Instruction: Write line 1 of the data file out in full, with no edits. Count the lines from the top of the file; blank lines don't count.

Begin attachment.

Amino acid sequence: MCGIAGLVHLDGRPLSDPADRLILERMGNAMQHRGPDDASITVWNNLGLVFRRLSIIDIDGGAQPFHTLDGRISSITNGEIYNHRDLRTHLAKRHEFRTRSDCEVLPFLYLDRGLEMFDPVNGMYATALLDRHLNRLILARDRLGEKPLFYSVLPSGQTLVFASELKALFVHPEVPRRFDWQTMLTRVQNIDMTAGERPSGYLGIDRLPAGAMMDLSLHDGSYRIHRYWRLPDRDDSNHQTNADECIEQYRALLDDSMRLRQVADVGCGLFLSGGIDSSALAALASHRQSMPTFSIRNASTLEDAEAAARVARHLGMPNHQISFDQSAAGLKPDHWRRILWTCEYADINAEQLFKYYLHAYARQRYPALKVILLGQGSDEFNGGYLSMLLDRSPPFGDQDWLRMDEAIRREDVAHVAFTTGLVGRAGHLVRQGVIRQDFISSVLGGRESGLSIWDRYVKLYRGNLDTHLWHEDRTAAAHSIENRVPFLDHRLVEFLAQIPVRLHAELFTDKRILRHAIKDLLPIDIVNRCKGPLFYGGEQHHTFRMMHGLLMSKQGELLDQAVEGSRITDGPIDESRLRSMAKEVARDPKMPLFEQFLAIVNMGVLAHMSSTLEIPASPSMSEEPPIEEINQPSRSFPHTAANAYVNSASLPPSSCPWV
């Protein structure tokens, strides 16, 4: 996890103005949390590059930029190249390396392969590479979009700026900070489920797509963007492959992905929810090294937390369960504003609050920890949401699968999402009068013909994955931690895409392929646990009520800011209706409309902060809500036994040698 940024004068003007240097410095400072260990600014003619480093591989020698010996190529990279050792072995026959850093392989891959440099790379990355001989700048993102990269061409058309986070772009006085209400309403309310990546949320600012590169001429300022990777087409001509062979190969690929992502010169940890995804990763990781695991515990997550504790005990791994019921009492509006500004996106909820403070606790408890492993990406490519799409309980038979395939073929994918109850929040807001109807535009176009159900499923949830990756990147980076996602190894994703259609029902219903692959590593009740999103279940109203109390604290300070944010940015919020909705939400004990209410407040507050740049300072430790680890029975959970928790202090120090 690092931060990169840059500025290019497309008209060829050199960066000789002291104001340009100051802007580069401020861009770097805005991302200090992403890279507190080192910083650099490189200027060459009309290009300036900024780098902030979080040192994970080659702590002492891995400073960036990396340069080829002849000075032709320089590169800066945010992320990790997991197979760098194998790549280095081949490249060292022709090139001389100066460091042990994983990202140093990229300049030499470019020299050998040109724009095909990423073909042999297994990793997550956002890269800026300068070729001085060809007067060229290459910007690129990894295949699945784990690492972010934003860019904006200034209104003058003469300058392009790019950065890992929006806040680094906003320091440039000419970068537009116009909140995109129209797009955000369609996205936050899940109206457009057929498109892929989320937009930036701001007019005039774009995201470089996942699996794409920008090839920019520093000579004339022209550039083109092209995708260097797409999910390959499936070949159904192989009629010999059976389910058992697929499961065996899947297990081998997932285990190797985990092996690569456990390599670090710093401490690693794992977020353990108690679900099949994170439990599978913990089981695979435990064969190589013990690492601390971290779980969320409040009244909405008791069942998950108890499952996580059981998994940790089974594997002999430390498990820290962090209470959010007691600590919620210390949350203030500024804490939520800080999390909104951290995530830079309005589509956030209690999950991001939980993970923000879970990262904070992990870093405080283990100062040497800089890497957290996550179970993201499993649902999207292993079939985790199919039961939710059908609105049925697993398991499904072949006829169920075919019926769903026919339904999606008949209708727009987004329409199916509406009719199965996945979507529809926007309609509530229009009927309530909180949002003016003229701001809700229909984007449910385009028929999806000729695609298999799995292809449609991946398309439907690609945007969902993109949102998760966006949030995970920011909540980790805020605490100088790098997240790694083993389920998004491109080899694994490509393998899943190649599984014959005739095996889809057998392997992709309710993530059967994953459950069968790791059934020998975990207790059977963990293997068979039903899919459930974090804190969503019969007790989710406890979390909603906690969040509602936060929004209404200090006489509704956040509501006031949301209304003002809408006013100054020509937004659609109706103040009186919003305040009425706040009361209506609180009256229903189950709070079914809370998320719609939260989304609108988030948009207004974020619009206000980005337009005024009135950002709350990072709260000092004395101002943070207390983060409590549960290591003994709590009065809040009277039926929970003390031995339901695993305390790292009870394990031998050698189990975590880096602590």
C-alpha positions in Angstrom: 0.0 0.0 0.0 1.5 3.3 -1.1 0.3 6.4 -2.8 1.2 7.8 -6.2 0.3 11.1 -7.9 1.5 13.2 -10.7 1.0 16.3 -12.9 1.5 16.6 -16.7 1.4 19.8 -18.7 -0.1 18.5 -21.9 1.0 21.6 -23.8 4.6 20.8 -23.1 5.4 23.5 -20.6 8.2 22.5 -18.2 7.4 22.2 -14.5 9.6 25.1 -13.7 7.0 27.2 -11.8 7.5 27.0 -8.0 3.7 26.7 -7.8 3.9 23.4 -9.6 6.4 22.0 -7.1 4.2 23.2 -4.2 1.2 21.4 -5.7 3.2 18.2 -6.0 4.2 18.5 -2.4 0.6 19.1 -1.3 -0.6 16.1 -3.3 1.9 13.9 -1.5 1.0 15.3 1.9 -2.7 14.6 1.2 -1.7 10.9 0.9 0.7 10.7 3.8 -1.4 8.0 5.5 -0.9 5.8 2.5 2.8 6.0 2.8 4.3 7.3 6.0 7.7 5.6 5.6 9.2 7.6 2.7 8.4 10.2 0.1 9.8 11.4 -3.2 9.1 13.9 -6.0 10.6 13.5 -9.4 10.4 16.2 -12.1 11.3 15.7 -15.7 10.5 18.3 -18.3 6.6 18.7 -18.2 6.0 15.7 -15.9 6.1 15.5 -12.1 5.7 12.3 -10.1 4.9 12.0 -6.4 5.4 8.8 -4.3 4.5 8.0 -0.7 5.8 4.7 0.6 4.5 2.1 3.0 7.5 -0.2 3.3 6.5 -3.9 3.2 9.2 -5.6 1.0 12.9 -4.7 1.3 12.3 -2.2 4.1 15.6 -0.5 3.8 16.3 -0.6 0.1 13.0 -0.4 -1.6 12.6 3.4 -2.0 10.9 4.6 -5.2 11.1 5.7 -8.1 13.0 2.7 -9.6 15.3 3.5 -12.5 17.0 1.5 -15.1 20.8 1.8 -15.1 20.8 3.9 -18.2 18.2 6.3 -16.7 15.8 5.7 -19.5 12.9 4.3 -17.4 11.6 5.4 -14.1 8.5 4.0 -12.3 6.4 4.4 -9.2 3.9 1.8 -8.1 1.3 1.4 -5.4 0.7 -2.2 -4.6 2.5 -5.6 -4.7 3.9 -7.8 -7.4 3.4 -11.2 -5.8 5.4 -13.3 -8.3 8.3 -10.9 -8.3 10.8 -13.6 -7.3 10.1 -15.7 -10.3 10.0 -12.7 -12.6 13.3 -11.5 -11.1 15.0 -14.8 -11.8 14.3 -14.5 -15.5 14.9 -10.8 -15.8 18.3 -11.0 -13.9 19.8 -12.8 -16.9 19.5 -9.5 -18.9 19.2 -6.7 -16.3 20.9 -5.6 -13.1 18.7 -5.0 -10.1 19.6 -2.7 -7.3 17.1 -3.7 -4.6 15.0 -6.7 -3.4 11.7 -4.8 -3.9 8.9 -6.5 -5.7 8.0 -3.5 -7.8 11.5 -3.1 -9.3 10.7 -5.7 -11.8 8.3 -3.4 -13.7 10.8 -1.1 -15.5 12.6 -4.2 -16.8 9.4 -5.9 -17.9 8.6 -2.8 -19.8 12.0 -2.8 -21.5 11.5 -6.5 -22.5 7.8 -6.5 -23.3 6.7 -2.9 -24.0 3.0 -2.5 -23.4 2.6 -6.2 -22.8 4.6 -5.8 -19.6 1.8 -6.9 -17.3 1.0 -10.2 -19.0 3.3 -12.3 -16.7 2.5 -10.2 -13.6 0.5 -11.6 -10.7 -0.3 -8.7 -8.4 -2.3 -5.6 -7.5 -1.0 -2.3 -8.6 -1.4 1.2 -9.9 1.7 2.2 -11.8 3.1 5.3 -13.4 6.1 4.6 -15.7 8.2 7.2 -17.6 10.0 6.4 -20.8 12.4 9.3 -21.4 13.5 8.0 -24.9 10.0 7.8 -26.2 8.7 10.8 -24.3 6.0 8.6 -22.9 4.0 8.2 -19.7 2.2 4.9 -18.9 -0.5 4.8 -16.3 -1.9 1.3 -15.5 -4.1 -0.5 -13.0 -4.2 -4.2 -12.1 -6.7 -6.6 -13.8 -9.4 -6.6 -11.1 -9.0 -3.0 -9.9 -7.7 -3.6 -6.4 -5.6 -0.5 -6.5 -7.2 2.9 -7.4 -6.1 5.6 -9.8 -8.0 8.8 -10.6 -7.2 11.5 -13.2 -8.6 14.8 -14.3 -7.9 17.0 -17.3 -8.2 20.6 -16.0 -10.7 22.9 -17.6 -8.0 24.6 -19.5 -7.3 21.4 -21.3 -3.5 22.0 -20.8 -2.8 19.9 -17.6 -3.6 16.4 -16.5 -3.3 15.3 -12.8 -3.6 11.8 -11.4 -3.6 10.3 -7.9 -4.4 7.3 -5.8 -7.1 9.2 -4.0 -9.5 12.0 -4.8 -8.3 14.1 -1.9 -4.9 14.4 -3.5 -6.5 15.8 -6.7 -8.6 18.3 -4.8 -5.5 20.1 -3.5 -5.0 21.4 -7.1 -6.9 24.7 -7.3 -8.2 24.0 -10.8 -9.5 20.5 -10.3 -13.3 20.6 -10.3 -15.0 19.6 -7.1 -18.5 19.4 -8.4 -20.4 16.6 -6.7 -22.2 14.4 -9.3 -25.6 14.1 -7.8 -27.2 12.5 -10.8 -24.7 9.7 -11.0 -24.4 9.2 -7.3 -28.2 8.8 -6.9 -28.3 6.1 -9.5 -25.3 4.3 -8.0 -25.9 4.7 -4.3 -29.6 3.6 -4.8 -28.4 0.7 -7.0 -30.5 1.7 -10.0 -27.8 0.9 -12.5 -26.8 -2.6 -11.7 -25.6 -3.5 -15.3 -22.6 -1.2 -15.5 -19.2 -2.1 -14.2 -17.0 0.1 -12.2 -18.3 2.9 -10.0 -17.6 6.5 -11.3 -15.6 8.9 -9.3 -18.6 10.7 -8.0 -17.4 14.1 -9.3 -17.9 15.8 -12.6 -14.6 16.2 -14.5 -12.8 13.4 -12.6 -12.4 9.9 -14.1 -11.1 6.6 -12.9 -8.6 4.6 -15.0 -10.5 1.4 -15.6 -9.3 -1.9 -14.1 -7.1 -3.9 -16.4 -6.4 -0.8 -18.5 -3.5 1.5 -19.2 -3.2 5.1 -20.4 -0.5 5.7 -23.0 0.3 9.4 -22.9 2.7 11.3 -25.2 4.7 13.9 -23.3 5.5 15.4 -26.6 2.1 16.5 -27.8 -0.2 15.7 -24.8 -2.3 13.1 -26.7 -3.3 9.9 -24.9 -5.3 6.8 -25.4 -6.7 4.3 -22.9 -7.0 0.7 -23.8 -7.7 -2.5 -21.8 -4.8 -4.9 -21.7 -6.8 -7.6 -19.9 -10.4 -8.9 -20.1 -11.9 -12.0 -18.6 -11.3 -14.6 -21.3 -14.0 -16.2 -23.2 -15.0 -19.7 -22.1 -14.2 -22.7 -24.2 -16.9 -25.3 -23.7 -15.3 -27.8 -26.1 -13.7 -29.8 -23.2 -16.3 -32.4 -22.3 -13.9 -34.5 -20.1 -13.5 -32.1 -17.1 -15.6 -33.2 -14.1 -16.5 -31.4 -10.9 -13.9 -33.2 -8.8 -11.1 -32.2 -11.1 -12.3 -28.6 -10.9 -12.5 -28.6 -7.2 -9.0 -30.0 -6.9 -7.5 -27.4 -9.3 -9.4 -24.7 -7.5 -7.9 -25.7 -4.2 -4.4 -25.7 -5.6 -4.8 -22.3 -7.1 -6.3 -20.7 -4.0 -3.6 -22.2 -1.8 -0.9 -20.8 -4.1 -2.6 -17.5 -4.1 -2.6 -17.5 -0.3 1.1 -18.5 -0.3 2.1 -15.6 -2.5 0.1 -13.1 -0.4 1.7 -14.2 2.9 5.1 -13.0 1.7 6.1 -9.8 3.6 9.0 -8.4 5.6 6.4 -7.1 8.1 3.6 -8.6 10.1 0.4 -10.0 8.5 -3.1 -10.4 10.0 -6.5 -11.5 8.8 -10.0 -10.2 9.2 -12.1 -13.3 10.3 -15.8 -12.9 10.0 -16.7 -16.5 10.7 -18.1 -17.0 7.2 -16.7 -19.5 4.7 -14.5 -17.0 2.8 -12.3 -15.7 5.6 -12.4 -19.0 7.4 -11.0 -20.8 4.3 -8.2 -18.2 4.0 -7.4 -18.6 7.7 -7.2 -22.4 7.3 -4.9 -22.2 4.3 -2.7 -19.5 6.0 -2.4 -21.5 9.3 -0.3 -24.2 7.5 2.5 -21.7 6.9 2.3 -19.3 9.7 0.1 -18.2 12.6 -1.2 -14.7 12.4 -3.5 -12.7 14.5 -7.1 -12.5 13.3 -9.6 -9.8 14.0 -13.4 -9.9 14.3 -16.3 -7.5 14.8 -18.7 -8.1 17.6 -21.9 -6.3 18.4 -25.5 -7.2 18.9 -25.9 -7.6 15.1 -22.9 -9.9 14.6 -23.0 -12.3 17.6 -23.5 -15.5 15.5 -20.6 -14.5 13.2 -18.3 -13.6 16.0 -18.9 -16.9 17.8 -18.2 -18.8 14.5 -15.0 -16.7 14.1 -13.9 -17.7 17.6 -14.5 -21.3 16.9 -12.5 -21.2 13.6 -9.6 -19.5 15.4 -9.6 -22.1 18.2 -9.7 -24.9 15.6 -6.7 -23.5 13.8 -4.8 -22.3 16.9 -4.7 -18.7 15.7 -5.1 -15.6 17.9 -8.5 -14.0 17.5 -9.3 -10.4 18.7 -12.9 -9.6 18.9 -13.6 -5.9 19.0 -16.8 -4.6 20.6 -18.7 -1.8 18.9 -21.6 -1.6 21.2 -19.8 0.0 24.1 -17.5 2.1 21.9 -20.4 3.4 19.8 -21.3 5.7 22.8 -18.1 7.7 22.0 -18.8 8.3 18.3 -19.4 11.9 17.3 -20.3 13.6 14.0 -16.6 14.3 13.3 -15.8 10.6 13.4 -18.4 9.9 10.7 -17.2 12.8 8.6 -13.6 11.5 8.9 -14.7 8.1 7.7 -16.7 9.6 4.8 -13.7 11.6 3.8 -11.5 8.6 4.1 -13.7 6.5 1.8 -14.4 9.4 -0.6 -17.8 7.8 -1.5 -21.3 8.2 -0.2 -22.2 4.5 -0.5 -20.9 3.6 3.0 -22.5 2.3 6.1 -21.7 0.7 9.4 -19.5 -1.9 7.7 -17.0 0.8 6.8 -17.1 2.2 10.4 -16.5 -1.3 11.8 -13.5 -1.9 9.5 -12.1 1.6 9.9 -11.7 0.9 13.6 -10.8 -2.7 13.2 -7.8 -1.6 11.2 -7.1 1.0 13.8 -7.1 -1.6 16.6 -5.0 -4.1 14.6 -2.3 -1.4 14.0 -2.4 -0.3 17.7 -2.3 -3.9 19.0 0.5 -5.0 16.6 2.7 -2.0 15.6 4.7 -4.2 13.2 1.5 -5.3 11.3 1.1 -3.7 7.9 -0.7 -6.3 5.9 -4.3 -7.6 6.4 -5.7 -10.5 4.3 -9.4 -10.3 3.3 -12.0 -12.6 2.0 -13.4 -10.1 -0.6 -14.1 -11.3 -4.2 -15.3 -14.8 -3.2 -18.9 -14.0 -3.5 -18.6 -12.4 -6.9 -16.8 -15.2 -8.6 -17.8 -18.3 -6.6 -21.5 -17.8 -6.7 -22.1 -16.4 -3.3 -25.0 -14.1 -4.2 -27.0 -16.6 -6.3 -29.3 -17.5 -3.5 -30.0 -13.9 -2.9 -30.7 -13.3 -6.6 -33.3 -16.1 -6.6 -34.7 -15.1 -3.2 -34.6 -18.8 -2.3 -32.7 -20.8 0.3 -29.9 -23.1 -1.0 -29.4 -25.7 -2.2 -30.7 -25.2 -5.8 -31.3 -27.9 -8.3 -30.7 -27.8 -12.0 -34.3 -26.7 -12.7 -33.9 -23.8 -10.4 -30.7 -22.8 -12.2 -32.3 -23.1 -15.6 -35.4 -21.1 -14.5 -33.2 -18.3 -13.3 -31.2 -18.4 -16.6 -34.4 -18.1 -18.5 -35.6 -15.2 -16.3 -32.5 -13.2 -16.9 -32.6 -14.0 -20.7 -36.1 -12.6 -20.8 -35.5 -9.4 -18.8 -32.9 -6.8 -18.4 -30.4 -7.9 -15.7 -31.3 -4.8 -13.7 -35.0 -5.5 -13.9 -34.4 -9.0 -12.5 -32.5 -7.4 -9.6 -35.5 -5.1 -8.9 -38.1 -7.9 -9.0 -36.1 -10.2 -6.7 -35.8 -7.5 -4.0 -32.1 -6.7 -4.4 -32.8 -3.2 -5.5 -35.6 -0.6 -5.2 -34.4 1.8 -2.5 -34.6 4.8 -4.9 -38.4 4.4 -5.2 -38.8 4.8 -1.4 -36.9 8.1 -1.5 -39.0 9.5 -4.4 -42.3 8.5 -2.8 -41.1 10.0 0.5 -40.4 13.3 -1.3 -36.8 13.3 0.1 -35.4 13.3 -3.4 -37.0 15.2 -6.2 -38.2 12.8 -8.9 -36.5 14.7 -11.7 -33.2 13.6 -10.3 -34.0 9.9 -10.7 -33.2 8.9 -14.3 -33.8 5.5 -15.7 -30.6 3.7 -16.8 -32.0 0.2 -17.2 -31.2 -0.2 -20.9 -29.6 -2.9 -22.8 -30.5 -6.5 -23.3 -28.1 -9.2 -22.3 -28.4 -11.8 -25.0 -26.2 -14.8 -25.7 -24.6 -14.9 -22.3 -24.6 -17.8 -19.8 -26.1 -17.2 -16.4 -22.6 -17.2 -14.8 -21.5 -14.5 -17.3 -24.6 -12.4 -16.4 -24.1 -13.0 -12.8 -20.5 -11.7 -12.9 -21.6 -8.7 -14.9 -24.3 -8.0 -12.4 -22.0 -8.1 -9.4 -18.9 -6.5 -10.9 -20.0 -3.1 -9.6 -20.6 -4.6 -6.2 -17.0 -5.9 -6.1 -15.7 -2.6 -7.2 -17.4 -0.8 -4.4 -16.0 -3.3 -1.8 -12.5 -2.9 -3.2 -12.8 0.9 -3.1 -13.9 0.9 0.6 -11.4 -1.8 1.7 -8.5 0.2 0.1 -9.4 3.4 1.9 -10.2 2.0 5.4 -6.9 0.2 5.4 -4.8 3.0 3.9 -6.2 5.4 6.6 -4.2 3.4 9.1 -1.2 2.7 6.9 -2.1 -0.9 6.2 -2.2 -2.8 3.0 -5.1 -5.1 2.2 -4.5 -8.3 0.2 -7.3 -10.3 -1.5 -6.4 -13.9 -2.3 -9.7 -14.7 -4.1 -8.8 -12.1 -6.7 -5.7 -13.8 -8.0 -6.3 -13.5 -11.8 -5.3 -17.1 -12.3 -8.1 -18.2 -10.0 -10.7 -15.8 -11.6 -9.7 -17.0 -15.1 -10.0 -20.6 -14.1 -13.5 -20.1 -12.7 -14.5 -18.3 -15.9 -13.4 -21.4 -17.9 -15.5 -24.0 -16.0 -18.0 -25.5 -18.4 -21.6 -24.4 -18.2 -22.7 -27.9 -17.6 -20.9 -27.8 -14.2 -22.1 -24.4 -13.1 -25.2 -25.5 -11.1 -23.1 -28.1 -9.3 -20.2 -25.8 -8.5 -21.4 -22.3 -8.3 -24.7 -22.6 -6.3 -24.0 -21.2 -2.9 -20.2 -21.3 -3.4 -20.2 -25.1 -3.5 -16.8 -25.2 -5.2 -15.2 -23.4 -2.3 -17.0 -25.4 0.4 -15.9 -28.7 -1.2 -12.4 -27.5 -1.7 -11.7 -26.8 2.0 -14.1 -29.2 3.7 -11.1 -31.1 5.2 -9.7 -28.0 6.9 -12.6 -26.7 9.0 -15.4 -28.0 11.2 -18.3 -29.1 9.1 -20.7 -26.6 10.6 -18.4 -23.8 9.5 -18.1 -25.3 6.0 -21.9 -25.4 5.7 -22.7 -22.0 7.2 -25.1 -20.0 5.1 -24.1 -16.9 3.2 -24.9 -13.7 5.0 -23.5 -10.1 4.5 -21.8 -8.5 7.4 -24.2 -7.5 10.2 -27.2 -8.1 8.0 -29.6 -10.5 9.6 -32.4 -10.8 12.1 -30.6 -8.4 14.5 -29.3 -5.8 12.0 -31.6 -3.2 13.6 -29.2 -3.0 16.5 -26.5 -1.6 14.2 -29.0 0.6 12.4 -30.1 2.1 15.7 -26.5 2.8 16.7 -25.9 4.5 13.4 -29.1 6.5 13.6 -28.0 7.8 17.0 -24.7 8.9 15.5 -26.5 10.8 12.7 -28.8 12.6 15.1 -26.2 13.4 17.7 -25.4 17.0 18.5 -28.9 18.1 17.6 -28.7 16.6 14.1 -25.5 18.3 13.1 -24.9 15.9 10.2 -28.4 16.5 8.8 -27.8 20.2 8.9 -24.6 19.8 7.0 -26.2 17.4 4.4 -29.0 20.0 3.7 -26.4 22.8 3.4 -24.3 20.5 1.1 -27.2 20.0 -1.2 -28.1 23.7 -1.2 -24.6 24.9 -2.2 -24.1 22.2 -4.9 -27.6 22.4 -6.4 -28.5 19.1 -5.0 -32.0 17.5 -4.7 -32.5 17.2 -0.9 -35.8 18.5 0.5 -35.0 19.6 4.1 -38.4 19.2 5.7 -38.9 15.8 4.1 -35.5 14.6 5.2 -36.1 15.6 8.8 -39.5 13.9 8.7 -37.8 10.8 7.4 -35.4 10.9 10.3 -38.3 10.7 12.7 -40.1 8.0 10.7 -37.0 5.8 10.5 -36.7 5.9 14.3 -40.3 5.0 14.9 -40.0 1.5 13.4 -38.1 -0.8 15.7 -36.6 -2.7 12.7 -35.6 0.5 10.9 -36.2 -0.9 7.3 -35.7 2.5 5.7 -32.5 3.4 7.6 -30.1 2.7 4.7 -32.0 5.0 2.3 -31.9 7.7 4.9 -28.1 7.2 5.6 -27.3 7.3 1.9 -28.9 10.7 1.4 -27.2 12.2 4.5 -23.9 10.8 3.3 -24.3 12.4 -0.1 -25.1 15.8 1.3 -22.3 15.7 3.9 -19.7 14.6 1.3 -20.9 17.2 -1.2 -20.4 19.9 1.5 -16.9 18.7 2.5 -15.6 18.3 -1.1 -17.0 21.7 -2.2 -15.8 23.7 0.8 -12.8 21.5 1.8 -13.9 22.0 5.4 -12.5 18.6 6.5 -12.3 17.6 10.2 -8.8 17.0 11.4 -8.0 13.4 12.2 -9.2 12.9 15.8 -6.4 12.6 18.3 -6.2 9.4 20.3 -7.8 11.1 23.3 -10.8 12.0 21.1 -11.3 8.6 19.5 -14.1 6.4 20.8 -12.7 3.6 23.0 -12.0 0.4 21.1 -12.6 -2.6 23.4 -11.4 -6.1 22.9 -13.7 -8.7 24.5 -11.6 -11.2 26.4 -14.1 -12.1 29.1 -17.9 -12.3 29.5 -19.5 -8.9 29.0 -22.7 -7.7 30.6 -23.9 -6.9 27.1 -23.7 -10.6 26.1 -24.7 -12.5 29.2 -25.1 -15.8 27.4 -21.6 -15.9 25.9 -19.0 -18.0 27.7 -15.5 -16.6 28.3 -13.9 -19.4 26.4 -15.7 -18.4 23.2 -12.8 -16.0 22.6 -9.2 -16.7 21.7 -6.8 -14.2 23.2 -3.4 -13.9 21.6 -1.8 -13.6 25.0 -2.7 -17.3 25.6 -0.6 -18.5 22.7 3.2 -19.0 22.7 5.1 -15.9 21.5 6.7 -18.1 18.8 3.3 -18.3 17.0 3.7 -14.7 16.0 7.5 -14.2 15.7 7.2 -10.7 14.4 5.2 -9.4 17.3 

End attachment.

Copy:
Amino acid sequence: MCGIAGLVHLDGRPLSDPADRLILERMGNAMQHRGPDDASITVWNNLGLVFRRLSIIDIDGGAQPFHTLDGRISSITNGEIYNHRDLRTHLAKRHEFRTRSDCEVLPFLYLDRGLEMFDPVNGMYATALLDRHLNRLILARDRLGEKPLFYSVLPSGQTLVFASELKALFVHPEVPRRFDWQTMLTRVQNIDMTAGERPSGYLGIDRLPAGAMMDLSLHDGSYRIHRYWRLPDRDDSNHQTNADECIEQYRALLDDSMRLRQVADVGCGLFLSGGIDSSALAALASHRQSMPTFSIRNASTLEDAEAAARVARHLGMPNHQISFDQSAAGLKPDHWRRILWTCEYADINAEQLFKYYLHAYARQRYPALKVILLGQGSDEFNGGYLSMLLDRSPPFGDQDWLRMDEAIRREDVAHVAFTTGLVGRAGHLVRQGVIRQDFISSVLGGRESGLSIWDRYVKLYRGNLDTHLWHEDRTAAAHSIENRVPFLDHRLVEFLAQIPVRLHAELFTDKRILRHAIKDLLPIDIVNRCKGPLFYGGEQHHTFRMMHGLLMSKQGELLDQAVEGSRITDGPIDESRLRSMAKEVARDPKMPLFEQFLAIVNMGVLAHMSSTLEIPASPSMSEEPPIEEINQPSRSFPHTAANAYVNSASLPPSSCPWV